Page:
Barnes & Noble discloses breach involving pin pads at dozens of stores (update2)
Remember when Michael’s Stores found that pin pads in some stores had been replaced? It looks like the same thing has happened to bookseller Barnes & Noble’s brick and mortar stores. According to the New York Times, the firm discovered the breach on September 14. As of now, it appears that pads at 63 stores were tampered with in the following states: California, Connecticut, Florida, New York, New Jersey, Rhode Island, Massachusetts, Illinois, and Pennsylvania. There have reportedly been some claims of fraudulent use of card numbers associated with the breach.
So when will B&N send notifications to consumers – or won’t they? They did notify card issuers, and if all B&N has is name and card number, they may leave it to the card issuers to notify customers. The chain does suggest changing your PIN number, but doesn’t indicate how far back this breach might go. They do say that most fraudulent charges occurred in September.
Although the breach was detected on September 14, initial disclosure was delayed so as not to interfere with the government investigation. That’s understandable and permissible, but consider this:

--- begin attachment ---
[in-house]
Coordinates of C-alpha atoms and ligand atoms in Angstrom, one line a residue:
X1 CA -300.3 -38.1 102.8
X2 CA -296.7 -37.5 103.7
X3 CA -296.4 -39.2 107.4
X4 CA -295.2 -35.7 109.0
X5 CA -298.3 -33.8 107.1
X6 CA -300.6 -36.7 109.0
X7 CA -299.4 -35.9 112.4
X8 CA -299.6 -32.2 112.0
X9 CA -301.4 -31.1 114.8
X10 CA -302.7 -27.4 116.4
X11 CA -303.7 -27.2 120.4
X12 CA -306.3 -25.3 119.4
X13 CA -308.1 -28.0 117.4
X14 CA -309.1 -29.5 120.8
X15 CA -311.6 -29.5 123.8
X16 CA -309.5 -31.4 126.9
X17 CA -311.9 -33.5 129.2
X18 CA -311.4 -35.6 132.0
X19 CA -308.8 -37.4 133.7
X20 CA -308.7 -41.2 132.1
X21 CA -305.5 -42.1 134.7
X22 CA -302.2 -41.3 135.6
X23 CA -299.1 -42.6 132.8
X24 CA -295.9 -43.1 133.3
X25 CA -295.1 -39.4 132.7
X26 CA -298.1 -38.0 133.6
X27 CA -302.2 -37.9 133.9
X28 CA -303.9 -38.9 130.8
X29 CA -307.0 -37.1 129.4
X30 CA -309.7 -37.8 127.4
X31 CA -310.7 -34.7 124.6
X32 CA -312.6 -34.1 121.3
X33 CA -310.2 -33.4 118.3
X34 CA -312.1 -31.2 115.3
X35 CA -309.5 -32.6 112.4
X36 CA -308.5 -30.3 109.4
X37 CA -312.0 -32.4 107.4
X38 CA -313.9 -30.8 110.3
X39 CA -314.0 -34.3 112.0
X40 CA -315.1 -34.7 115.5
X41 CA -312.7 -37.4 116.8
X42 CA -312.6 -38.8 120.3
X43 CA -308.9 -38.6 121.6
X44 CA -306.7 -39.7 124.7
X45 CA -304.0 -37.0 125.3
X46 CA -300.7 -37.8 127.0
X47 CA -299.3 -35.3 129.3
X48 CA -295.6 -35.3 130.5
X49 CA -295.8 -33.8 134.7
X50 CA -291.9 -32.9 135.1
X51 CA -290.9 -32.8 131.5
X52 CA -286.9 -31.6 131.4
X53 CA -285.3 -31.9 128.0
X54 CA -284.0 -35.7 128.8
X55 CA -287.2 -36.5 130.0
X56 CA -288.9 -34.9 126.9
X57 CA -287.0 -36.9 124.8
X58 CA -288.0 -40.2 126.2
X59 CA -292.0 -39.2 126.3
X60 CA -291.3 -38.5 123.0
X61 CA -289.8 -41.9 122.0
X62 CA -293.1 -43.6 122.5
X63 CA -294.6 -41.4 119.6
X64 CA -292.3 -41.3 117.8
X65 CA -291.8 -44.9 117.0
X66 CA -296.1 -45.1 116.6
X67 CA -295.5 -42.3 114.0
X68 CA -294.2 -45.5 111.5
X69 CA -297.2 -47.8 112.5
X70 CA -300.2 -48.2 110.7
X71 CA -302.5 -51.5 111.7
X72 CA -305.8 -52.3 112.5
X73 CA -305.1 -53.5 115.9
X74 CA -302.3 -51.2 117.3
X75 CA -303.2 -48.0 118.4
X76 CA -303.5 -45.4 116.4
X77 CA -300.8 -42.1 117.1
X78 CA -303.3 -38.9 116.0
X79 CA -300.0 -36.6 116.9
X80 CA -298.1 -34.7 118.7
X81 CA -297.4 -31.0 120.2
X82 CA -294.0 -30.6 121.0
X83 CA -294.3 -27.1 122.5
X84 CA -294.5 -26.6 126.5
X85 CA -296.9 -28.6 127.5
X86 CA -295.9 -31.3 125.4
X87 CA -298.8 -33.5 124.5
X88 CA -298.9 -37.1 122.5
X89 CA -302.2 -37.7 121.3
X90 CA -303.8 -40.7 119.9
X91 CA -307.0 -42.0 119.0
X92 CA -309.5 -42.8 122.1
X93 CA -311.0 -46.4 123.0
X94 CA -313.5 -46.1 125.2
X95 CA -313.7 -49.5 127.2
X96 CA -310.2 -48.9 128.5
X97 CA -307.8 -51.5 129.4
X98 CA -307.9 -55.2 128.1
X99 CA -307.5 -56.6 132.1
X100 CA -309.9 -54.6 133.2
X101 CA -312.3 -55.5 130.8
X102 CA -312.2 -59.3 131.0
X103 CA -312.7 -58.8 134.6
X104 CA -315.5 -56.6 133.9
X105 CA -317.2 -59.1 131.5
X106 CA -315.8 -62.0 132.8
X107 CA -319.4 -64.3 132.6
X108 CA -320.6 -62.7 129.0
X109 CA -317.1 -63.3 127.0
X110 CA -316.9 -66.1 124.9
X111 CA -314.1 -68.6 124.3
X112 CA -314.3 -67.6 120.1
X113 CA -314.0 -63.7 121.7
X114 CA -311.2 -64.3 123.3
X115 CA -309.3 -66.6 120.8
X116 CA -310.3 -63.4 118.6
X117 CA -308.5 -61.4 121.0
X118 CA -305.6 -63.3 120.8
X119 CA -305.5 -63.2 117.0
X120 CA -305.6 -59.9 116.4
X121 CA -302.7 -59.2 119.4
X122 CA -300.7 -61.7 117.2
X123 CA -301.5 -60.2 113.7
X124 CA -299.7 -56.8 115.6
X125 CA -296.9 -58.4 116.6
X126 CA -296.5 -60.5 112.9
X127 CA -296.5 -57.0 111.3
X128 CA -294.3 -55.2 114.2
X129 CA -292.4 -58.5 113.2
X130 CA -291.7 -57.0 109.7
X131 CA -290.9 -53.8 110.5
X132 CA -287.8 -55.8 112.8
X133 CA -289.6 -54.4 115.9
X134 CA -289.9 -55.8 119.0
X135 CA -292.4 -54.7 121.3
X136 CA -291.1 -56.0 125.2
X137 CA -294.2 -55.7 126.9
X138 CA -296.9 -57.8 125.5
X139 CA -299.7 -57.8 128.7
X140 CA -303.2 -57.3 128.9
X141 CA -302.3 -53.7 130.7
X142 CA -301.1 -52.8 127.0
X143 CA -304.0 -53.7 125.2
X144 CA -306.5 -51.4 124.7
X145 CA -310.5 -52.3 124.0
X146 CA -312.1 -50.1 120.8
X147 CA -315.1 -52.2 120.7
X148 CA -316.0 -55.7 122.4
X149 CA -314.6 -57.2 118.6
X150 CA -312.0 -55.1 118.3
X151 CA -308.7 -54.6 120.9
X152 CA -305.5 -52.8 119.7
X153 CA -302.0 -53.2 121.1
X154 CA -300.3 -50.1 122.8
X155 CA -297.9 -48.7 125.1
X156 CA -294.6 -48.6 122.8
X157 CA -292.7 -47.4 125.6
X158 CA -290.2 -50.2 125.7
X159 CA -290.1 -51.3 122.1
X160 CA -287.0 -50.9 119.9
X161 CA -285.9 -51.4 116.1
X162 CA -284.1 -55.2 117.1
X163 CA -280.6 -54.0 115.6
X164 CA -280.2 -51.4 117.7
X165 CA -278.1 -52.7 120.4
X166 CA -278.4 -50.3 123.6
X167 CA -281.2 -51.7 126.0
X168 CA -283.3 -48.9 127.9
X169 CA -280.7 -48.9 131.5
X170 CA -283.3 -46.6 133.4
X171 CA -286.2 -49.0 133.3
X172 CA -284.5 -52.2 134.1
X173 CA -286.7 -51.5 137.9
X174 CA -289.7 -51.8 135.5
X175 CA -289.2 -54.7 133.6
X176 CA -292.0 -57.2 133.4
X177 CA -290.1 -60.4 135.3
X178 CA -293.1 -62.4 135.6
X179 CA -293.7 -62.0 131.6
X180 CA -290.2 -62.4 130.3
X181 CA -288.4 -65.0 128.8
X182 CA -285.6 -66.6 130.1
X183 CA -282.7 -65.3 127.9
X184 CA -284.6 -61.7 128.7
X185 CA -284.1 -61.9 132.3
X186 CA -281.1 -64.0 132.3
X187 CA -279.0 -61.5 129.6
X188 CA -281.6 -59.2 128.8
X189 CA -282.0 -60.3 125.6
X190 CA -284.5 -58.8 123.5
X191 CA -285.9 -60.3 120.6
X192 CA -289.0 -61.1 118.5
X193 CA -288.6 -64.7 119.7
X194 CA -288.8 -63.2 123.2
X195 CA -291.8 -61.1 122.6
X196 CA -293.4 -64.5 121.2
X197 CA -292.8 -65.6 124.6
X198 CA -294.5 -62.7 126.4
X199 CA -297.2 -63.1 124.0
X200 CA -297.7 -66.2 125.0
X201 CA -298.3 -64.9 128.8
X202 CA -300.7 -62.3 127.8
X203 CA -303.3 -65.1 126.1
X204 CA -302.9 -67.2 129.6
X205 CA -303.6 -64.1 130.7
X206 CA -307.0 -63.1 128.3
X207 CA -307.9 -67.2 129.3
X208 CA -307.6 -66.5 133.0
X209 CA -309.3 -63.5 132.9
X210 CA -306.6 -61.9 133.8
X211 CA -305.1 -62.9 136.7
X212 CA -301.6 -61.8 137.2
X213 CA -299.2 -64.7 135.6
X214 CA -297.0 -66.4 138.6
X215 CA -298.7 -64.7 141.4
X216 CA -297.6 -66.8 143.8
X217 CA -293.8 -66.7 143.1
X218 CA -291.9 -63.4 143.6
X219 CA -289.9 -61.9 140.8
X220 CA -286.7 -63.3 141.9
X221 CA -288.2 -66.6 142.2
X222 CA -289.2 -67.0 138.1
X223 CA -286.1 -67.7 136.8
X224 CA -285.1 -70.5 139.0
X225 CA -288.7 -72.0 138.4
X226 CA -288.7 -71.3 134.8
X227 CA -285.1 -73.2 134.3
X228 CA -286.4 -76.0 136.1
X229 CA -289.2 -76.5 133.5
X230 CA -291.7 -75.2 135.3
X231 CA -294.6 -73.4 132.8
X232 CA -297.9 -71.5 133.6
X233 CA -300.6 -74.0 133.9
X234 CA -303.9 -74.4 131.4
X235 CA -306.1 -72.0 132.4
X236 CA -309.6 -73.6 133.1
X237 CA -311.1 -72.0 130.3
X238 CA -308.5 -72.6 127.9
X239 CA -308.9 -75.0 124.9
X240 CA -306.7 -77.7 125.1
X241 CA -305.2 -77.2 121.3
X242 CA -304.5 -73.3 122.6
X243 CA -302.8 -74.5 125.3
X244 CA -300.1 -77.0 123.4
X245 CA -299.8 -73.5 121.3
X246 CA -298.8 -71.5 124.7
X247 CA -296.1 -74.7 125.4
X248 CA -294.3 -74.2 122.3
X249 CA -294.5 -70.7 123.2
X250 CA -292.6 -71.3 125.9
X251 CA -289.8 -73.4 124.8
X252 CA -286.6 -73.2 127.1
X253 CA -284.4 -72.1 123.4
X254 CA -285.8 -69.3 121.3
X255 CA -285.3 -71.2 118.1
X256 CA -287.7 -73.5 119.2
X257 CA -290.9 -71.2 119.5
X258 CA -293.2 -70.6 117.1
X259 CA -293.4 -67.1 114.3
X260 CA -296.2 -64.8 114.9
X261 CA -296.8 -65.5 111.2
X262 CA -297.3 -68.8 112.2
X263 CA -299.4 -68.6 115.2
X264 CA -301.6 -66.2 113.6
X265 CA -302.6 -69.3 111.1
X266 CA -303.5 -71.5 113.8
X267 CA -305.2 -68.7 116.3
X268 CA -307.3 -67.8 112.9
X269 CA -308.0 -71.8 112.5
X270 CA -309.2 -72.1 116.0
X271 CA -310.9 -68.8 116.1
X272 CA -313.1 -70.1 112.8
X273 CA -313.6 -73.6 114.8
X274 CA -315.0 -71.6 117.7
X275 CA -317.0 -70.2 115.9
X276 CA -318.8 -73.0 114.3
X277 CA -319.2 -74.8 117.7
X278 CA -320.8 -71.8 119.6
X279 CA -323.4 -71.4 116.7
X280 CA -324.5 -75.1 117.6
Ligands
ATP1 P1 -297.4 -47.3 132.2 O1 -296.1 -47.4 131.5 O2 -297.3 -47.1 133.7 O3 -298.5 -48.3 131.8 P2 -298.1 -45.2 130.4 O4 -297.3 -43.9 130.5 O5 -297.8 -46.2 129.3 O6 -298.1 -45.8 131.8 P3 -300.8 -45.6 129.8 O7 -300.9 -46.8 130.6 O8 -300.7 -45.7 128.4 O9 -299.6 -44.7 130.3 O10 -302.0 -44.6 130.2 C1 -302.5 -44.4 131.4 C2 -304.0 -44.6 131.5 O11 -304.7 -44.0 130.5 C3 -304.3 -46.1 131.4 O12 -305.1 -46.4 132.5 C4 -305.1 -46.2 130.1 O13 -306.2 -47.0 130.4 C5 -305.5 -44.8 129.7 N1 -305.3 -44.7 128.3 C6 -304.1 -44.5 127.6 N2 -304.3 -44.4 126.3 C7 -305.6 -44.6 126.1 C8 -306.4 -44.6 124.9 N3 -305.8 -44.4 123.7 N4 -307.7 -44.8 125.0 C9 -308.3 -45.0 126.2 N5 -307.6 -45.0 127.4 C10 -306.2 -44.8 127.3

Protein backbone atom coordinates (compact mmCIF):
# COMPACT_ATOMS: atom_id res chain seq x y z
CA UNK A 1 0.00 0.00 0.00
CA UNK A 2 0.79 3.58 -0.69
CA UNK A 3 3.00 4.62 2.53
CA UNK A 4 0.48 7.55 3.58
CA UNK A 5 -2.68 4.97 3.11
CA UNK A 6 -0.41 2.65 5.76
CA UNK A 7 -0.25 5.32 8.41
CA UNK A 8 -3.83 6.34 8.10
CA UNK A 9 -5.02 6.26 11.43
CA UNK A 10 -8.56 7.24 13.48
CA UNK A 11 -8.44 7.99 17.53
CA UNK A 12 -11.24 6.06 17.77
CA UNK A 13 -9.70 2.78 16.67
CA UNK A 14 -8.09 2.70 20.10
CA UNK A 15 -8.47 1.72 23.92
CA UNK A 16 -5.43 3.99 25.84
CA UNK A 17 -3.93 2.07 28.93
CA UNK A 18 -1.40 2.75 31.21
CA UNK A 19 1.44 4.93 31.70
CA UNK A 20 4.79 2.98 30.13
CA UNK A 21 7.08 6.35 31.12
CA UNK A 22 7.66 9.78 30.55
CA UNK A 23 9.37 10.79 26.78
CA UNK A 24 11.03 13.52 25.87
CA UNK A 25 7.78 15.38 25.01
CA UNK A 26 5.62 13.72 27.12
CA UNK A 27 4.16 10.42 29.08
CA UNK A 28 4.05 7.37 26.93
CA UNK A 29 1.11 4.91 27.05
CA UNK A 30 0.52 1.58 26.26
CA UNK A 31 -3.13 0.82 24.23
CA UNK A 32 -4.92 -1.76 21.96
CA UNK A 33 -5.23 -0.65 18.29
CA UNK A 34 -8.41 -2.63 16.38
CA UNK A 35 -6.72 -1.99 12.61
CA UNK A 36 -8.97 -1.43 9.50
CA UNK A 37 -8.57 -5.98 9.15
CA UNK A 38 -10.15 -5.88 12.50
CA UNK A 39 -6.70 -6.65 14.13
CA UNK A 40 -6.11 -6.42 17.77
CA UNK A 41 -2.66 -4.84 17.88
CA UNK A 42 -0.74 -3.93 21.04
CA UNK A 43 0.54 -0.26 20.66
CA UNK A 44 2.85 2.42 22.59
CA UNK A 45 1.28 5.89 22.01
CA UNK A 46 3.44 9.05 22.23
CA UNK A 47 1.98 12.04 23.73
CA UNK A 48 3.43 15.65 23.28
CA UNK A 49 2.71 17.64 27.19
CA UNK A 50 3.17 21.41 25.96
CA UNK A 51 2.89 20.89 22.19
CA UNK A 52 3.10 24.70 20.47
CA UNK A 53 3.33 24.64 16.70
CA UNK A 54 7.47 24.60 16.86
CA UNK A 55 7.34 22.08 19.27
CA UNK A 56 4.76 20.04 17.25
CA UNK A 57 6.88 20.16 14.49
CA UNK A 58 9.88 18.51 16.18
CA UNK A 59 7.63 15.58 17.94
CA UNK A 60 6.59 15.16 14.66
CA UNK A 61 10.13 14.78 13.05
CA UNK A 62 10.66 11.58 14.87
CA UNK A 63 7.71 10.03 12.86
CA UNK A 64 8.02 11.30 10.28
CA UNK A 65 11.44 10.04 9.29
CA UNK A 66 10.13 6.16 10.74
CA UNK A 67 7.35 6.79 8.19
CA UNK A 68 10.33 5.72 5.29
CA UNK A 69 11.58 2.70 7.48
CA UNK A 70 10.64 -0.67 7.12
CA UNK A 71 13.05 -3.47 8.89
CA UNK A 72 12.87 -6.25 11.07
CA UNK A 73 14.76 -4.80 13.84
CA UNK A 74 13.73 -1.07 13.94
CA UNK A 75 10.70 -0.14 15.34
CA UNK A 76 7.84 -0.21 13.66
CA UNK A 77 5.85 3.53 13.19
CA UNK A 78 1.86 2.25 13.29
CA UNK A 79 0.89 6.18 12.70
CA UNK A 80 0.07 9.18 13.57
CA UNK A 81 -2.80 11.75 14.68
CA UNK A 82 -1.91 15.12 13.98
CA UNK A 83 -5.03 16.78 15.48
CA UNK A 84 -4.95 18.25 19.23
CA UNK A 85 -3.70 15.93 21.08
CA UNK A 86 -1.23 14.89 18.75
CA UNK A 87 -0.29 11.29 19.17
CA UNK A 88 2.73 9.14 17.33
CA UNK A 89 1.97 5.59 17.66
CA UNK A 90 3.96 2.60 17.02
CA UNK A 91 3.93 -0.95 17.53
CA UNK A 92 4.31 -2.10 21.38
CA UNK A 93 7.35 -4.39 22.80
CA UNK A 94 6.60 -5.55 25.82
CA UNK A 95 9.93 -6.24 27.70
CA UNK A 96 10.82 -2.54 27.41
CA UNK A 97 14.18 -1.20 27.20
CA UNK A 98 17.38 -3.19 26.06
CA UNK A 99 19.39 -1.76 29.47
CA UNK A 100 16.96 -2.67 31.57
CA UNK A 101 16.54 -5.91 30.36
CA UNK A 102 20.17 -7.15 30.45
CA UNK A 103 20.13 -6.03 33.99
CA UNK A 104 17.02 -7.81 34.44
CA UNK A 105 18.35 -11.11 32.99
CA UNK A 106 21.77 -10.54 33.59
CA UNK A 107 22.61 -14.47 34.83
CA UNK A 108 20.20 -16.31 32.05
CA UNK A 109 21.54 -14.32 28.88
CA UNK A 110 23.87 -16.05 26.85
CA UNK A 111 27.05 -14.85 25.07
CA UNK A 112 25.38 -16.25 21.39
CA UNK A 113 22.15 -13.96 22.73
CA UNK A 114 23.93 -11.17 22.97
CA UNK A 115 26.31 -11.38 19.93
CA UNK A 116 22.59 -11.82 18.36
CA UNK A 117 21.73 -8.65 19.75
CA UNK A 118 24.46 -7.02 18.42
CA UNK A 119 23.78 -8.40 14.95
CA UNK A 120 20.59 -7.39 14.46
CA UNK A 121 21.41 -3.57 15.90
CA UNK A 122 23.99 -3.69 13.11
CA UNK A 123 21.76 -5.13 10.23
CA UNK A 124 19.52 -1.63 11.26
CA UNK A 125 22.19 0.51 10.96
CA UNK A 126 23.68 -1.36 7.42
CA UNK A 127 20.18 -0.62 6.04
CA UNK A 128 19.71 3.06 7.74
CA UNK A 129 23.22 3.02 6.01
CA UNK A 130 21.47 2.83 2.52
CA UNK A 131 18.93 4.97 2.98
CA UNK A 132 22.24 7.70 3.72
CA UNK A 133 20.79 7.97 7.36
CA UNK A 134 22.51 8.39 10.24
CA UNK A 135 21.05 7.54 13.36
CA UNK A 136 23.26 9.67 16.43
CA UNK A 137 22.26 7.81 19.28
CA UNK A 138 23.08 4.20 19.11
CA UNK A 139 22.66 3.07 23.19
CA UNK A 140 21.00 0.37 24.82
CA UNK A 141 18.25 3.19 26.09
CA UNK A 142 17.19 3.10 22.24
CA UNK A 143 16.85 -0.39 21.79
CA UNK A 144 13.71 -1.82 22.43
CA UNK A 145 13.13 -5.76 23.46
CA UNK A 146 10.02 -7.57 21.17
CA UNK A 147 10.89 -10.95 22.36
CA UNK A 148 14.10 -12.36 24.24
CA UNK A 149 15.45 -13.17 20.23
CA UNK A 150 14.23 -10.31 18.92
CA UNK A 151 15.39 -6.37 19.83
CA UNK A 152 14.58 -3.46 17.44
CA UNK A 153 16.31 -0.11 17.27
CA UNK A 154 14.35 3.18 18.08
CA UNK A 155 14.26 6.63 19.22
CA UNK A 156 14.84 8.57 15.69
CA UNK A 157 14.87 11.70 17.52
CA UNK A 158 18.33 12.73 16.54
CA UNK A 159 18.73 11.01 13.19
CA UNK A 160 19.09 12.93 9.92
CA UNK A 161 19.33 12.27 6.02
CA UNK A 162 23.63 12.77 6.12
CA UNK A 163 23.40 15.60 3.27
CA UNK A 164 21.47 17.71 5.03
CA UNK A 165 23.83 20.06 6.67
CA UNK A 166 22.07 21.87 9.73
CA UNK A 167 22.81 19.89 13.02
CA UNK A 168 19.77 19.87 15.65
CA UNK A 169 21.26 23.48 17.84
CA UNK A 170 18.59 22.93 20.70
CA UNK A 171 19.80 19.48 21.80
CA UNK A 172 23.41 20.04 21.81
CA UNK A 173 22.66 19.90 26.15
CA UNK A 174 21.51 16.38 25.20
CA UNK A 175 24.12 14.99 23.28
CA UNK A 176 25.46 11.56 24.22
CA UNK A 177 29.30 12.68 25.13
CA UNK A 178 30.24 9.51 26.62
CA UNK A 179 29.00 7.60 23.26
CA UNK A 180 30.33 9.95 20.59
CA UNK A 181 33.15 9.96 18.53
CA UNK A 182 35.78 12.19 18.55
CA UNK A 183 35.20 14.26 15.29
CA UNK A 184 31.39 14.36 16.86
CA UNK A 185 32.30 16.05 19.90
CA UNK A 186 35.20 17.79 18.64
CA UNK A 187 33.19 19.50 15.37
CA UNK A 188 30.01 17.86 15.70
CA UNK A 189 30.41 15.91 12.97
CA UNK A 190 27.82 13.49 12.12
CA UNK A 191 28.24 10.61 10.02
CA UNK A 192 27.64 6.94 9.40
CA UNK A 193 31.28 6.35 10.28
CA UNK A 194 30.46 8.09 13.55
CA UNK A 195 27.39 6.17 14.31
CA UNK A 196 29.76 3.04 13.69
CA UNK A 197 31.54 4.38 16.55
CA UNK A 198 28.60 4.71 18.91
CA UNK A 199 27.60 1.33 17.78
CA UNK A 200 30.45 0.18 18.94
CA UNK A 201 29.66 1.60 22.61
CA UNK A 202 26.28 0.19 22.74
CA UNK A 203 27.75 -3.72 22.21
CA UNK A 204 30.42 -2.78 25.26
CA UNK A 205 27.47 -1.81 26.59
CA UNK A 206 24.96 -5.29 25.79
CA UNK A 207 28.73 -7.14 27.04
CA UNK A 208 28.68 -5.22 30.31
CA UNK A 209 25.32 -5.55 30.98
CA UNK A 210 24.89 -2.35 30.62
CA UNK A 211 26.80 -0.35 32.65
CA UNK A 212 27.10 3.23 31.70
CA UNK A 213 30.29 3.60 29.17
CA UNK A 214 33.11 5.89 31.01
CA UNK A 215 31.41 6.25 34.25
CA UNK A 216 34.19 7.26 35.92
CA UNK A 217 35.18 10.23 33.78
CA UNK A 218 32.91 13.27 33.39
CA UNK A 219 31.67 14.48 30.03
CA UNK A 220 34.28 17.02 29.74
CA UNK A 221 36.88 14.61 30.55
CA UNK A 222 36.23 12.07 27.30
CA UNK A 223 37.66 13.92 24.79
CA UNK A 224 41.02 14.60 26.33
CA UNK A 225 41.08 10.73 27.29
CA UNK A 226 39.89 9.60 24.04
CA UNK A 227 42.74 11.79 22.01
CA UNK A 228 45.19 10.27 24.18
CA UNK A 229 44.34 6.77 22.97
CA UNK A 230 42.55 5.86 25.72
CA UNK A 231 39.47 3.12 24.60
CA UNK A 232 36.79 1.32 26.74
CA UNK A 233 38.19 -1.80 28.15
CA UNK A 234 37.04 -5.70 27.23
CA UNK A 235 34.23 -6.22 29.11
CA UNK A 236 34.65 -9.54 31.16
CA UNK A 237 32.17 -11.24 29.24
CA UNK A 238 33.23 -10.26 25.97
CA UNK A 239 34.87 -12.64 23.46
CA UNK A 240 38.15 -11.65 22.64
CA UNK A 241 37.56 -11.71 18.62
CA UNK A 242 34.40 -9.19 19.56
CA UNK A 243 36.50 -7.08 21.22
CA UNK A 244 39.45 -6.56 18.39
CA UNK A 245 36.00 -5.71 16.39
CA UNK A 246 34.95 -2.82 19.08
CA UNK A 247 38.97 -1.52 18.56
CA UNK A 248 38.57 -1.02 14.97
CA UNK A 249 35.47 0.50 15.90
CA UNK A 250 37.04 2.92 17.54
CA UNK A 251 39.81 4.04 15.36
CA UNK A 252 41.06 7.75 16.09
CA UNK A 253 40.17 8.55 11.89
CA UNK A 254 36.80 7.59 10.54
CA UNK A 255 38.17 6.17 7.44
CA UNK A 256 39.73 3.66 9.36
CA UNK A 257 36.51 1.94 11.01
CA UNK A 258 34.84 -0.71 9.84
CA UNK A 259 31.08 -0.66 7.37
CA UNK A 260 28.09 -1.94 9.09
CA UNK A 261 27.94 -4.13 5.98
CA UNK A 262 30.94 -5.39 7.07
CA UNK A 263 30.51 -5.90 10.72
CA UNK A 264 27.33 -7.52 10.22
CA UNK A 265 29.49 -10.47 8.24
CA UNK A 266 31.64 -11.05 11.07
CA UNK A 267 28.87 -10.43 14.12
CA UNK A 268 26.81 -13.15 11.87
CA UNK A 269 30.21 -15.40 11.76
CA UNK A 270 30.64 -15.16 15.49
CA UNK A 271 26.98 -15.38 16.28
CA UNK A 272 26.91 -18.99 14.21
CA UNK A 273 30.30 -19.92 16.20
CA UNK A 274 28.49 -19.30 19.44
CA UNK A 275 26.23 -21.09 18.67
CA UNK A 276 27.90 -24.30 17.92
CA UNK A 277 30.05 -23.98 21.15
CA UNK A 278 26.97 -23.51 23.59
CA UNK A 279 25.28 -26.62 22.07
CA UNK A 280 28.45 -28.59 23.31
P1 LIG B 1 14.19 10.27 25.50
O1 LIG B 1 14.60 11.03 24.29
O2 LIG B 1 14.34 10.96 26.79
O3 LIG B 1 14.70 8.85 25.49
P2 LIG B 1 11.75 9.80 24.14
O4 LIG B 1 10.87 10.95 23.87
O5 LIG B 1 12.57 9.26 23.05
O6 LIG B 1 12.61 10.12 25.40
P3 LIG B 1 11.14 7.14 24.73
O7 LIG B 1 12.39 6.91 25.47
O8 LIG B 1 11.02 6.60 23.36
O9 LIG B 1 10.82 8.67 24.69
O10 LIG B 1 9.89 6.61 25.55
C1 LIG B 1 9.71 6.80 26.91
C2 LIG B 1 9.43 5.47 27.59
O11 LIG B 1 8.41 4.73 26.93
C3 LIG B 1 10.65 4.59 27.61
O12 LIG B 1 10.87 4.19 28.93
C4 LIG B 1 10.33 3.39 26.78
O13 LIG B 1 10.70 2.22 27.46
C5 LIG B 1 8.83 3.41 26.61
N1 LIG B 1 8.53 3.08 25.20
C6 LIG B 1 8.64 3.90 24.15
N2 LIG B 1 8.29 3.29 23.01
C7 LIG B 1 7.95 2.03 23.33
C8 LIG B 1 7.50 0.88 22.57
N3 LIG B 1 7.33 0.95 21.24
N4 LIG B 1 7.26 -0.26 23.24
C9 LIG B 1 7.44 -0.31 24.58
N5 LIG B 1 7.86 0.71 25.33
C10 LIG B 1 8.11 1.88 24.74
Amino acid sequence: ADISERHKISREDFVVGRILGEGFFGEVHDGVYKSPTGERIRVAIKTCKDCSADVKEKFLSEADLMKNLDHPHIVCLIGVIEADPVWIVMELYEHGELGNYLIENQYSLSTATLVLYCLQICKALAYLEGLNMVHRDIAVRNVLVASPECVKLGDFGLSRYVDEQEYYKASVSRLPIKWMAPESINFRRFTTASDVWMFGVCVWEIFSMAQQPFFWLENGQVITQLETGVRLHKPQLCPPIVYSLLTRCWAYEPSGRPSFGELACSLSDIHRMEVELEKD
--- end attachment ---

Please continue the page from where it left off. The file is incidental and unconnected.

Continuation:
The company has received two letters from the United States attorney’s office for the Southern District of New York that said it did not have to report the attacks to its customers during the investigation, according to the official. At least one of the letters said that the company could wait until Dec. 24 to tell the customers.
Where did the USAO get that December 24th date? Were they asked specifically if they could delay that long so as not to interfere with holiday sales, or was the USAO guestimating how long the investigation would take or….?
There is no notice on B&N’s web site at the time of this posting.
Update 1: Their notification and press release are now up on California AG’s web site. I suspect media coverage resulted in the customer notification letter which is dated today.
Update 2: And now CT’s AG Jepsen has opened an investigation.
Image credit: Barnes & Noble by phototakeouterBX/Flickr.